Top 10 South African Movies You Must See Before You Die

The South African entertainment industry is one of the best rated when it comes to producing some of the best quality African Movies. Movies were being produced in South Africa from as far back as 1916 when the likes of De Voortrekkers, which tells the story of the Great Trek of the Boers towards the end of the 30’s and ending up with the reconstruction of the 1838 Battle of Blood River where a few hundred Afrikaners defeated several thousand Zulus. Ever since then, South Africa has released a lot more movies that are well recommended worldwide. Some of them have gone all the way to win America’s Oscar award for best foreign language film. Answers Africa brings you the 10 most distinguished South African Movies that have been released so far.

10. Stander

Stander is a South African movie, released in 2003 and is about the life and career of Andre Stander, a South African police officer turned bank robber. The 1 hr. 56 min screenplay shows Stander where he is caught after pulling more than two dozen heist but it isn’t a long time before he breaks out of prison and resumes his anti-authoritarian crime sprees, fortified by two of his pals who would be referred to as hardened-criminals (Dexter Fletcher) and Allan (David Patrick O’Hara).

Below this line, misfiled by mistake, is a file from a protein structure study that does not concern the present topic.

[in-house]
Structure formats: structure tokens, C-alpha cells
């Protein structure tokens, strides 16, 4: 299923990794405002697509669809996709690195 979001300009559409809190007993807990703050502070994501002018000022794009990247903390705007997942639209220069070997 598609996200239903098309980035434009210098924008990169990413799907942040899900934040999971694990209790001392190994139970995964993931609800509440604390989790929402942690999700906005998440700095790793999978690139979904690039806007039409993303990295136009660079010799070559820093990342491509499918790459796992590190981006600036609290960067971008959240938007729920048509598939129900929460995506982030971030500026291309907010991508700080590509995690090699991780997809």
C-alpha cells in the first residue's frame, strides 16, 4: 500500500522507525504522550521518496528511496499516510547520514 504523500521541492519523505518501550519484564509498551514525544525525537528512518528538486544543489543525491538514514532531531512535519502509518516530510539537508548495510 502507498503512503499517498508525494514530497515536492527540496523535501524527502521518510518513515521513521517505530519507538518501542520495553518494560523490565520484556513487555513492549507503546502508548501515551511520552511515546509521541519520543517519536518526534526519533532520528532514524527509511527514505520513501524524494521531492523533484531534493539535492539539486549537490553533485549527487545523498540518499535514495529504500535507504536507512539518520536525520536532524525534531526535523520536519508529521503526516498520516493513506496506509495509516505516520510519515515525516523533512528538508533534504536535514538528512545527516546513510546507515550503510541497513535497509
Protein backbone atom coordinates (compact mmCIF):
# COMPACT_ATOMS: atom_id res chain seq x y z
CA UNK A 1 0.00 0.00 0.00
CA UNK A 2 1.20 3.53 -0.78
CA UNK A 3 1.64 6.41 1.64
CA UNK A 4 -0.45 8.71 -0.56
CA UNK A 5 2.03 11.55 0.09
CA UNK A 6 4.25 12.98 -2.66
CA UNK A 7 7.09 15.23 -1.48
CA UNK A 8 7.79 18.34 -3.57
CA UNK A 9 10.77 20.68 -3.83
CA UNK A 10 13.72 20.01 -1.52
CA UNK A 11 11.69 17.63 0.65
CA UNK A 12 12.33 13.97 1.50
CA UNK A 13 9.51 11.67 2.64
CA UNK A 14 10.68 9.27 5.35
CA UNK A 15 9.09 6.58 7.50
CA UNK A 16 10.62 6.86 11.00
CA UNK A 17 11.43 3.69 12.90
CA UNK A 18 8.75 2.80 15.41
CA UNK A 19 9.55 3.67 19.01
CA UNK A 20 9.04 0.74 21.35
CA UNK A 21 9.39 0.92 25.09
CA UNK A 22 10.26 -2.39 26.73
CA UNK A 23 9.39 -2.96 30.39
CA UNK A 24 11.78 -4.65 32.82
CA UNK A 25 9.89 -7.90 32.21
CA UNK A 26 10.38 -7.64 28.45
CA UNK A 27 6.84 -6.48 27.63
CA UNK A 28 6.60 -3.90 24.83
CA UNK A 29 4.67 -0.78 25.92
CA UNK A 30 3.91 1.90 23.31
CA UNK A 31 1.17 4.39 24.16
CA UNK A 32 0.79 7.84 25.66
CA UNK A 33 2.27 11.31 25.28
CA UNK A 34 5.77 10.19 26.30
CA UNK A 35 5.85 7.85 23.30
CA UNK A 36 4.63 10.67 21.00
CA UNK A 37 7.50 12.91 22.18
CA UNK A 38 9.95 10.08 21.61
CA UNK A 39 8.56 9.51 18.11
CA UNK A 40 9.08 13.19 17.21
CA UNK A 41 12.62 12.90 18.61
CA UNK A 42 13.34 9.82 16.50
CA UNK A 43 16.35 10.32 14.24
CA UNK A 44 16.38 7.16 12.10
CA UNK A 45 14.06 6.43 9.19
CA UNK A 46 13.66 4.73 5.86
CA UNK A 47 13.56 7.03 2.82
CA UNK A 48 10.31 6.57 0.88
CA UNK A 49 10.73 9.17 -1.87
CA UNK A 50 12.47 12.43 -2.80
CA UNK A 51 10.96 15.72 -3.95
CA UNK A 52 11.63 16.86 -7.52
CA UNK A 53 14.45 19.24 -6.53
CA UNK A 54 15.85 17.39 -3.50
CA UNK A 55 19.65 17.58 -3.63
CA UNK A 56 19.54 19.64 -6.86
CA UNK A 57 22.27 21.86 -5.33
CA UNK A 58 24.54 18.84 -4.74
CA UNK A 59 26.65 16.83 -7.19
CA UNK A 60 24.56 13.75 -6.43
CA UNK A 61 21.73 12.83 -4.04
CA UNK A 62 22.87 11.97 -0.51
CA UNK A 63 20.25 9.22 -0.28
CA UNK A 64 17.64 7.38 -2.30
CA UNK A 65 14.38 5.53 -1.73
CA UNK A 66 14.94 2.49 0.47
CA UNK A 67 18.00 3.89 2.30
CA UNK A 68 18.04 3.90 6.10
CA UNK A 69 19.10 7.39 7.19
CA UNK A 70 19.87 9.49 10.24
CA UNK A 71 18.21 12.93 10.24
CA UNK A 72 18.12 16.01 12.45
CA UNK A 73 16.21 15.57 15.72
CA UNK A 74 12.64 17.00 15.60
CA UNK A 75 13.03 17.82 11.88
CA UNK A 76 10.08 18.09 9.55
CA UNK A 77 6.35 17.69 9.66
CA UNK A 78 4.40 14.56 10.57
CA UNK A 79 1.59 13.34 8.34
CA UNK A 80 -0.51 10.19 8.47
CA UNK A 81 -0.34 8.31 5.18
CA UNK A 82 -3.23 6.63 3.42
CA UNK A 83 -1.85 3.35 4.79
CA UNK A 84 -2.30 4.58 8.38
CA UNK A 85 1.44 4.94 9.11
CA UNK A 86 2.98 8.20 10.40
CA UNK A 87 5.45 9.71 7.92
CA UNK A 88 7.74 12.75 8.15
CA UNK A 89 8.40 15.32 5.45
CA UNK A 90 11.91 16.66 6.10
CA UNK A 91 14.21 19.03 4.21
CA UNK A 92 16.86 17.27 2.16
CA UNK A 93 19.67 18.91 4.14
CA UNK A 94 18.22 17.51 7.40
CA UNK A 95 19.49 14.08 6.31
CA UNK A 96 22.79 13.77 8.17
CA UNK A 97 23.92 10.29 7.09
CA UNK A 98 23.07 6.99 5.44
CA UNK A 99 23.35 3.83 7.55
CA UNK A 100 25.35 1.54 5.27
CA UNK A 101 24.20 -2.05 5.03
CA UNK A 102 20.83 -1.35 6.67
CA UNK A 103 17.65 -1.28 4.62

9. Sarafina!

Sarafina! was originally intended to be a musical starring Whoopi Goldberg in the Challenging times of South African Apartheid in the mid-1970’s, during the imprisonment of Nelson Mandela. Sarafina (Leleti Khumalo) learns of the Afrikaaner oppression during the underground lectures of her teacher, Mary Masembuko (Goldberg). Sarafina’s mother, who works as a servant in a white household and never sees her children, urges Sarafina to toe the line. But she can no longer turn a blind eye when the government imprisons her teacher and slaughters her would-be boyfriend during an arson protest. Incited to star a rebellion, the students kill a crooked black constable, leaving Sarafina to wrestle with their decision to use violence against the government structures. Ever tightening its grip, the ruling regime would kill 575 blacks over eight months in an attempt to quell the civil unrest. (Rottentomato review)

8. The Sorcerer’s Apprentice

Released in 2002, Ben Clark (Byron Taylor), after moving to a new location with his Family, he becomes best of friends with his elderly neighbour, Milner (Robert Davi) who is a well-accomplished magician. In the evolving relationship, Ben pleads to be instructed in the art of magic to which Milner was initially reluctant to do on recognizing a mysterious scar on Ben’s face. Milner’s decision was however overturned with Ben’s persistence and his natural talent for magic. (…and the rest of what happens is recorded in the DVD).

7. The Road to Mecca

The Road to Mecca is a documentary that is half-travelogue and half-biography and relays about the remarkable journey of an Austrian Jew who becomes most influential Muslim of the 20th Century. In 1900, a baby was born in Ukraine to very strict and religious parents. Years after, he embarked on a journey to the Middle East. It would be later recalled that this is the journey that would change the course of modern history. He converted to Islam and eventually becomes one of the Saudi Arabian King’s advisor and later one of the main influencers in the formation of Pakistan, served as a UN advisor, and influenced the translation of Quoran into English.

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